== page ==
AnalysisCommercial News

South African listed property sector uncertain about the current valuations as well as future income

By Thabang Mokopanele



South African listed property market is facing one the toughest trading conditions ever since the dawn of democracy with the sector uncertain about current valuations and even future income with COVID-19, recent downgrade to junk status and economic recession all taking their toll.


The biggest challenge facing the South African listed property market is how long the lockdown will last for and what are the economic implications over and above the recent downgrade to junk status.


Stanlib Head of Listed Property Funds Keillen Ndlovu says the listed property sector has lost just over 48% year to date for the first quarter of 2020 making it the worst period ever for the sector.


“Discounts to Net Asset Value (NAV) now exceed 55% and historic yields are in excess of 17%. These numbers are so weak or cheap.  NAV and yield that they reflect that the market is very uncertain about the current valuations as well as future income (forward yields),” Ndlovu says.


“We have seen a number of REITs withdraw their distribution growth guidance last week, over and above some postponing their distribution payments, exposure is in Central and Eastern Europe in Poland and Romania and is mainly in the retail space with some offices and an emerging residential sector still minor.”


For South African listed property funds the exposure in the UK and Australia is a combination of industrial, offices and retail.

USA or USD is  basically all retail in the US as well as rest of Africa. “Looking back 10 to 12 years ago, SA REITs had barely any offshore exposure. Now this has growth over time to 48% of assets,” Ndlovu says.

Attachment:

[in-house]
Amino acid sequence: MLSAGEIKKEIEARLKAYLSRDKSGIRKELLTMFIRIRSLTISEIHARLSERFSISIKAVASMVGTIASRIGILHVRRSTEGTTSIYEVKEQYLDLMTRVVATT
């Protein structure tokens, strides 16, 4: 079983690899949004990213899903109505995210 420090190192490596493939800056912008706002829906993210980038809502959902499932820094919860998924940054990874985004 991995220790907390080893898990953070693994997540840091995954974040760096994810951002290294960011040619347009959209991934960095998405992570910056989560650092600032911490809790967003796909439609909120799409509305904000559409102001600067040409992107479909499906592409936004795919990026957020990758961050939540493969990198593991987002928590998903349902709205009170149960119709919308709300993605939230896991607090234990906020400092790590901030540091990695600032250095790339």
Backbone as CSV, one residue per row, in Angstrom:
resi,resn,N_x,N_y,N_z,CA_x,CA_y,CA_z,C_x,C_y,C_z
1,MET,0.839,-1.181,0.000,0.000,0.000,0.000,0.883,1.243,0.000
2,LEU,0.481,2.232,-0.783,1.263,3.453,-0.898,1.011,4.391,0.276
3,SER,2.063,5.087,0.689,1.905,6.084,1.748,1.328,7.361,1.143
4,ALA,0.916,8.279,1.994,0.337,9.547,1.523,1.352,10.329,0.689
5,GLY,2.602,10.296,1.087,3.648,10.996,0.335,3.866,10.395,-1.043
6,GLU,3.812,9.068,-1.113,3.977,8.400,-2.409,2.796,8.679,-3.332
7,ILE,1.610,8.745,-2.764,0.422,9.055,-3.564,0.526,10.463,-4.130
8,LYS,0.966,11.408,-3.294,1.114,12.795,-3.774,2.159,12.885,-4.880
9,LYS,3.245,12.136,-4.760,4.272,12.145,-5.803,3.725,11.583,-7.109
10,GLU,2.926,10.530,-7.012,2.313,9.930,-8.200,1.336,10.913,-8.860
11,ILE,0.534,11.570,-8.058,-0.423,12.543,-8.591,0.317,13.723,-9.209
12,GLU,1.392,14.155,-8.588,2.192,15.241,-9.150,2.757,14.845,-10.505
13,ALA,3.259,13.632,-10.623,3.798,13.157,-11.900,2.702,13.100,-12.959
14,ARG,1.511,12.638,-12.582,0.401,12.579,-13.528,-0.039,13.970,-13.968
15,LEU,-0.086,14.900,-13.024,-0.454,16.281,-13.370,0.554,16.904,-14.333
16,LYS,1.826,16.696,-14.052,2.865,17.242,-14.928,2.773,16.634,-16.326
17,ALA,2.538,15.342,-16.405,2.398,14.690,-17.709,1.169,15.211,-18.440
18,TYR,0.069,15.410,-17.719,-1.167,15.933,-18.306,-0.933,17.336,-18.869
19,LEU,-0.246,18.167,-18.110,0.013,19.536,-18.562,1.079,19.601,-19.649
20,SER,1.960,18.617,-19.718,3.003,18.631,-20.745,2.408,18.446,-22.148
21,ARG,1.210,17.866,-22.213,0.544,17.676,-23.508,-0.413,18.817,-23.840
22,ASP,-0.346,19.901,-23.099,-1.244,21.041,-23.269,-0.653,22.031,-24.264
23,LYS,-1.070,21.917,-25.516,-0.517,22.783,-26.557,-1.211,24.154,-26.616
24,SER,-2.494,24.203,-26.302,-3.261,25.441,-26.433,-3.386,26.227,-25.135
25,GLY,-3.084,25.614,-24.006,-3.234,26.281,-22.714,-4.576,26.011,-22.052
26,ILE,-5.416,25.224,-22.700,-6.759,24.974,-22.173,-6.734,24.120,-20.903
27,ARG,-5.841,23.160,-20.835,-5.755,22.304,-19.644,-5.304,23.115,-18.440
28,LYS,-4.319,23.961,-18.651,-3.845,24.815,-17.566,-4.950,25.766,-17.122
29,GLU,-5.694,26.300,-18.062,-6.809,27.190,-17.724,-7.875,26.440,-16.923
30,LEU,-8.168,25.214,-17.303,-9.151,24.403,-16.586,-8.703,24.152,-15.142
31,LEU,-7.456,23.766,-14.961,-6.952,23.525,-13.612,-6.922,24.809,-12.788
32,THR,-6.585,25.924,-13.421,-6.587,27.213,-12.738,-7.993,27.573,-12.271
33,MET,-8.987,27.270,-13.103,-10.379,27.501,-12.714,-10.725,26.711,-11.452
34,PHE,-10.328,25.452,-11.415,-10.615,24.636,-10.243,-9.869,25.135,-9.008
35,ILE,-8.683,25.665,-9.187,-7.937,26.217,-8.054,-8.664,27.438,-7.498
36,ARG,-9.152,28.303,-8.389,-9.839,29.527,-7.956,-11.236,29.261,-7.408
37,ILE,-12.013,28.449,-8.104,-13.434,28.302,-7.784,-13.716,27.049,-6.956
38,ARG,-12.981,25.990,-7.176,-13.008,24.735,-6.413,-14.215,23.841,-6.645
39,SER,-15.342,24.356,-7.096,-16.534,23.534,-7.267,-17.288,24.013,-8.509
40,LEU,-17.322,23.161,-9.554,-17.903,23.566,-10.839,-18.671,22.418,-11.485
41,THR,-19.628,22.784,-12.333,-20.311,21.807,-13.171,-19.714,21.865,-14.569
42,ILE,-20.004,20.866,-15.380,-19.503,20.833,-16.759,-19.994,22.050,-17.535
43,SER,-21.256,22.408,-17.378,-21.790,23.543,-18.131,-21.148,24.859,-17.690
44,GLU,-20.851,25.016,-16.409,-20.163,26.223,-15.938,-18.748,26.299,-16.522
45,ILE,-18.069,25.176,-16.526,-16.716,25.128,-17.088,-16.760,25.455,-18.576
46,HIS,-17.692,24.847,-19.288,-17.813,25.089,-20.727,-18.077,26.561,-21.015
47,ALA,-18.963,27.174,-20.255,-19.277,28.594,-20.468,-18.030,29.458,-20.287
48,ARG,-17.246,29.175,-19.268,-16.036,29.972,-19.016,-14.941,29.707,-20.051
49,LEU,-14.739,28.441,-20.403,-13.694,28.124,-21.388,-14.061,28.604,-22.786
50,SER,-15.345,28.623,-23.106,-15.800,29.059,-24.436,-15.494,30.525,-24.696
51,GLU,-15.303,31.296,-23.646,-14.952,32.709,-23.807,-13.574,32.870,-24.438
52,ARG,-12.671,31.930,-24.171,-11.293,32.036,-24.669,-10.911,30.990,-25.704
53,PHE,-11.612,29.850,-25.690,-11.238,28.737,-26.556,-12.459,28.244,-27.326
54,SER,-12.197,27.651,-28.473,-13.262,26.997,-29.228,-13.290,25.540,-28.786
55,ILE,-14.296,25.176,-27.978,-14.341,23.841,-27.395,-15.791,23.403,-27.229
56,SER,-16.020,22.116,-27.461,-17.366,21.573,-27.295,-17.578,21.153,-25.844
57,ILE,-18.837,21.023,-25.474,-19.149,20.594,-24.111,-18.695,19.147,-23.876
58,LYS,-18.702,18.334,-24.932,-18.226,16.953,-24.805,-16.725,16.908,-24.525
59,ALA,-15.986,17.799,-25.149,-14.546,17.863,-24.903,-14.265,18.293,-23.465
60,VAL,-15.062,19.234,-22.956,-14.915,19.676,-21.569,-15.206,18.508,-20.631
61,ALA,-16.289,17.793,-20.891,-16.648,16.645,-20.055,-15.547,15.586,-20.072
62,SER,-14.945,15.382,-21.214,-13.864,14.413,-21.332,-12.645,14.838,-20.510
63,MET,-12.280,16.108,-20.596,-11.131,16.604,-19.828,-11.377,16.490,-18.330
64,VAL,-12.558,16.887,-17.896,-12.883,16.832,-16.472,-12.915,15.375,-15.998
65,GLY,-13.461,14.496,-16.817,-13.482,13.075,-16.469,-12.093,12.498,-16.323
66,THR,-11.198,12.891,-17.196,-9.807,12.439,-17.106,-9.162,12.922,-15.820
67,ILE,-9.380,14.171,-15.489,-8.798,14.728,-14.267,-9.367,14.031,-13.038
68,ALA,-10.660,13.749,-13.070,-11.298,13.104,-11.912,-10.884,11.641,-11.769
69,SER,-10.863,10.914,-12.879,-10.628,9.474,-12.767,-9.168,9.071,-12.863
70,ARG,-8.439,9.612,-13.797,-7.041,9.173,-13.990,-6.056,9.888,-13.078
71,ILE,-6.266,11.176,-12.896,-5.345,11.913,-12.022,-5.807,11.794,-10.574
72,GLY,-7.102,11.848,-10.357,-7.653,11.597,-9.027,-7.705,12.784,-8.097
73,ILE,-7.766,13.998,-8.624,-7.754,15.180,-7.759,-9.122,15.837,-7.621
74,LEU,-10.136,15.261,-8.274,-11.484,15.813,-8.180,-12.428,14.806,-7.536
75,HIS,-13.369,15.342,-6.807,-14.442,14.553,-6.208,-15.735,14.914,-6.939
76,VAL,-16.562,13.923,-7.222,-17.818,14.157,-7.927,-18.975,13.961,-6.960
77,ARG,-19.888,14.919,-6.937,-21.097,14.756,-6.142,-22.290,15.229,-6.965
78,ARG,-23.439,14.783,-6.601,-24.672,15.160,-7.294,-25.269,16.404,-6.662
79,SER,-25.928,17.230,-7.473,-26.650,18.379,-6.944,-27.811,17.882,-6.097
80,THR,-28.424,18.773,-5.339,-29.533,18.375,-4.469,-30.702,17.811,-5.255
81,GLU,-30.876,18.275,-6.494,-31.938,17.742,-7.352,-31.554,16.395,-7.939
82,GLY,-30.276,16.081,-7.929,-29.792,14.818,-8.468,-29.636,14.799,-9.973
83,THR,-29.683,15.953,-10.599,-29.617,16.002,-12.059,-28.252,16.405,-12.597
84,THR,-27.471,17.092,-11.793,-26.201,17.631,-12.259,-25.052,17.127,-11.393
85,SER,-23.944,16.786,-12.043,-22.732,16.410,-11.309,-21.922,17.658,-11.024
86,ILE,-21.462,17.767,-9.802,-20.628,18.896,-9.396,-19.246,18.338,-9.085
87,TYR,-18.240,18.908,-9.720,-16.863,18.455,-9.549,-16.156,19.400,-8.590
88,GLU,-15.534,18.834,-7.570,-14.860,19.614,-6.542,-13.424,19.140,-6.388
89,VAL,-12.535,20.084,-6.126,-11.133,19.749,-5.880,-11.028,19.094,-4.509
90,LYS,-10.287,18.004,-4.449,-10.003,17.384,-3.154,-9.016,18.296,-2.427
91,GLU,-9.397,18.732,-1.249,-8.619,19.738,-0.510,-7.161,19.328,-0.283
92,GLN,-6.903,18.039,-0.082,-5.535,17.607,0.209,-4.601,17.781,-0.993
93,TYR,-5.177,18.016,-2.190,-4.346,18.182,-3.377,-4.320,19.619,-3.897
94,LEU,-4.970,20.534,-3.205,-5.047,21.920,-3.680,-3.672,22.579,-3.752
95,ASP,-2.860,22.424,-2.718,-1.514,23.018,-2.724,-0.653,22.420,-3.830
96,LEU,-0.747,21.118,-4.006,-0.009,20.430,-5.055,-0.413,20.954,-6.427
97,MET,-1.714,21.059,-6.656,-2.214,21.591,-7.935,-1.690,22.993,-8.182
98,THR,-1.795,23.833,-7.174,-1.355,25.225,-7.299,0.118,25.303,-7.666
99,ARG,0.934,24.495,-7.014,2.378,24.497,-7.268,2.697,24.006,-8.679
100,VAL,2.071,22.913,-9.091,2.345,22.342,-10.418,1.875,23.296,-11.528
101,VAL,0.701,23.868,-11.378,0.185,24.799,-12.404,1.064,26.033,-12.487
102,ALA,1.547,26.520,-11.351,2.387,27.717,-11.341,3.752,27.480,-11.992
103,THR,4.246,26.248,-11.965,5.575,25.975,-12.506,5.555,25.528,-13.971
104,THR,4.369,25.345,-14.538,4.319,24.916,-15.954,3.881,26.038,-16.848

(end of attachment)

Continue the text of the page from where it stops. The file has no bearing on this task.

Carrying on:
“It’s probably important to highlight that the property sector has basically not received any benefit (for its offshore exposure) from the market from the rand weakening by about 28% in the first quarter.

“The hybrid with local and offshore and inwards listed property stocks also took similar pain (and totally ignored currency movements) as the local focussed stocks or the one with more local focus.”


Impact by sector


Retail – “Facing tough times due to stores not trading apart from pharmacies and supermarkets. We are likely to see rent reductions, concessions or payment holidays. Arrears and bad debt will increase.”


Offices – facing challenges of oversupply as well as a weak economy. Ability and success of people working from home could be a game changer and further weaken demand.


Industrial – largely dependent on the success of the retail sector and mainly logistics and warehouse driven. “Online players, though still small, will benefit from increased online shopping,” Ndlovu says.


Offshore – benefitting from currency weakness (though not fully reflecting in local share prices of most of the offshore players or hybrid  REITs ) but everyone is facing the same situation due to lockdowns. “However, governments in the UK, Australia and Europe have much deeper pockets (than SA) to support their citizens and businesses. Watching out for REITs who have taken more risk on Cross Currency Swaps,” he says.